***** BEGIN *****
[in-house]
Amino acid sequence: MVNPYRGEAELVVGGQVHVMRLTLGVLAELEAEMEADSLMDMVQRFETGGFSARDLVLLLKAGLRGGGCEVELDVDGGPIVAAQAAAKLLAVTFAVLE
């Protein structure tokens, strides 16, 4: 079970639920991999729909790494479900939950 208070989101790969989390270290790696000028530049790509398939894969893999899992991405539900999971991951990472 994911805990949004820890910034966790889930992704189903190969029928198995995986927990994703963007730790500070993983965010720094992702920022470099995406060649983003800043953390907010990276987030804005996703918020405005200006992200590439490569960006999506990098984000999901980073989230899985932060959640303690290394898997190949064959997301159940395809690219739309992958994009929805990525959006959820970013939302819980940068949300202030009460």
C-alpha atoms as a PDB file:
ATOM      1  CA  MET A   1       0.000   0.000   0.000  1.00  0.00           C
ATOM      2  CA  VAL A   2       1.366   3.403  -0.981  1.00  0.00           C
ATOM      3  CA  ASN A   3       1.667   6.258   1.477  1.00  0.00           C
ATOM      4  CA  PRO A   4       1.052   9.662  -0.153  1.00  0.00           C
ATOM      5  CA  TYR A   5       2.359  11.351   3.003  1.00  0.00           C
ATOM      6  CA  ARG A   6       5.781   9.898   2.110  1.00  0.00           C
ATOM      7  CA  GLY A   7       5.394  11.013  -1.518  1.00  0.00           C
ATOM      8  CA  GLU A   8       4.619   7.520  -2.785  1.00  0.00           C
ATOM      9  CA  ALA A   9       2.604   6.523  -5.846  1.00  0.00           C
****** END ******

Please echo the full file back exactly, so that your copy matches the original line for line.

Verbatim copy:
[in-house]
Amino acid sequence: MVNPYRGEAELVVGGQVHVMRLTLGVLAELEAEMEADSLMDMVQRFETGGFSARDLVLLLKAGLRGGGCEVELDVDGGPIVAAQAAAKLLAVTFAVLE
């Protein structure tokens, strides 16, 4: 079970639920991999729909790494479900939950 208070989101790969989390270290790696000028530049790509398939894969893999899992991405539900999971991951990472 994911805990949004820890910034966790889930992704189903190969029928198995995986927990994703963007730790500070993983965010720094992702920022470099995406060649983003800043953390907010990276987030804005996703918020405005200006992200590439490569960006999506990098984000999901980073989230899985932060959640303690290394898997190949064959997301159940395809690219739309992958994009929805990525959006959820970013939302819980940068949300202030009460």
C-alpha atoms as a PDB file:
ATOM      1  CA  MET A   1       0.000   0.000   0.000  1.00  0.00           C
ATOM      2  CA  VAL A   2       1.366   3.403  -0.981  1.00  0.00           C
ATOM      3  CA  ASN A   3       1.667   6.258   1.477  1.00  0.00           C
ATOM      4  CA  PRO A   4       1.052   9.662  -0.153  1.00  0.00           C
ATOM      5  CA  TYR A   5       2.359  11.351   3.003  1.00  0.00           C
ATOM      6  CA  ARG A   6       5.781   9.898   2.110  1.00  0.00           C
ATOM      7  CA  GLY A   7       5.394  11.013  -1.518  1.00  0.00           C
ATOM      8  CA  GLU A   8       4.619   7.520  -2.785  1.00  0.00           C
ATOM      9  CA  ALA A   9       2.604   6.523  -5.846  1.00  0.00           C